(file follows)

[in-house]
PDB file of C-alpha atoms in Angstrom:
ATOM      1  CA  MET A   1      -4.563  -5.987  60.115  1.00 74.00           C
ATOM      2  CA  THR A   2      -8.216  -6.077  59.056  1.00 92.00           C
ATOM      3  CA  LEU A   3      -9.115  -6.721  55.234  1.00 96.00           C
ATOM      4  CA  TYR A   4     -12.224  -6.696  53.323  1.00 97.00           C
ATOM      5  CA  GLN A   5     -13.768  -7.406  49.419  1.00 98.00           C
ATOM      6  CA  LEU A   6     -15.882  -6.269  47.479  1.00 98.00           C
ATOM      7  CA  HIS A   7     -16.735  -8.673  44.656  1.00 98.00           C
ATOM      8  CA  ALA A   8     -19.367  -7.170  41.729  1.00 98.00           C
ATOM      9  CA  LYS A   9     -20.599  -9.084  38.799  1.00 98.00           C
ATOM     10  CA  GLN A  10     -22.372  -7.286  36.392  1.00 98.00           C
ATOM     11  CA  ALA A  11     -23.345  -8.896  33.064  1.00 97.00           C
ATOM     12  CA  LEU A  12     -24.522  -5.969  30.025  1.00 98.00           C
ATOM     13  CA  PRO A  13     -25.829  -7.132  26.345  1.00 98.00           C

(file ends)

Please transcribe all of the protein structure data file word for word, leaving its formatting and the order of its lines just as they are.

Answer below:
[in-house]
PDB file of C-alpha atoms in Angstrom:
ATOM      1  CA  MET A   1      -4.563  -5.987  60.115  1.00 74.00           C
ATOM      2  CA  THR A   2      -8.216  -6.077  59.056  1.00 92.00           C
ATOM      3  CA  LEU A   3      -9.115  -6.721  55.234  1.00 96.00           C
ATOM      4  CA  TYR A   4     -12.224  -6.696  53.323  1.00 97.00           C
ATOM      5  CA  GLN A   5     -13.768  -7.406  49.419  1.00 98.00           C
ATOM      6  CA  LEU A   6     -15.882  -6.269  47.479  1.00 98.00           C
ATOM      7  CA  HIS A   7     -16.735  -8.673  44.656  1.00 98.00           C
ATOM      8  CA  ALA A   8     -19.367  -7.170  41.729  1.00 98.00           C
ATOM      9  CA  LYS A   9     -20.599  -9.084  38.799  1.00 98.00           C
ATOM     10  CA  GLN A  10     -22.372  -7.286  36.392  1.00 98.00           C
ATOM     11  CA  ALA A  11     -23.345  -8.896  33.064  1.00 97.00           C
ATOM     12  CA  LEU A  12     -24.522  -5.969  30.025  1.00 98.00           C
ATOM     13  CA  PRO A  13     -25.829  -7.132  26.345  1.00 98.00           C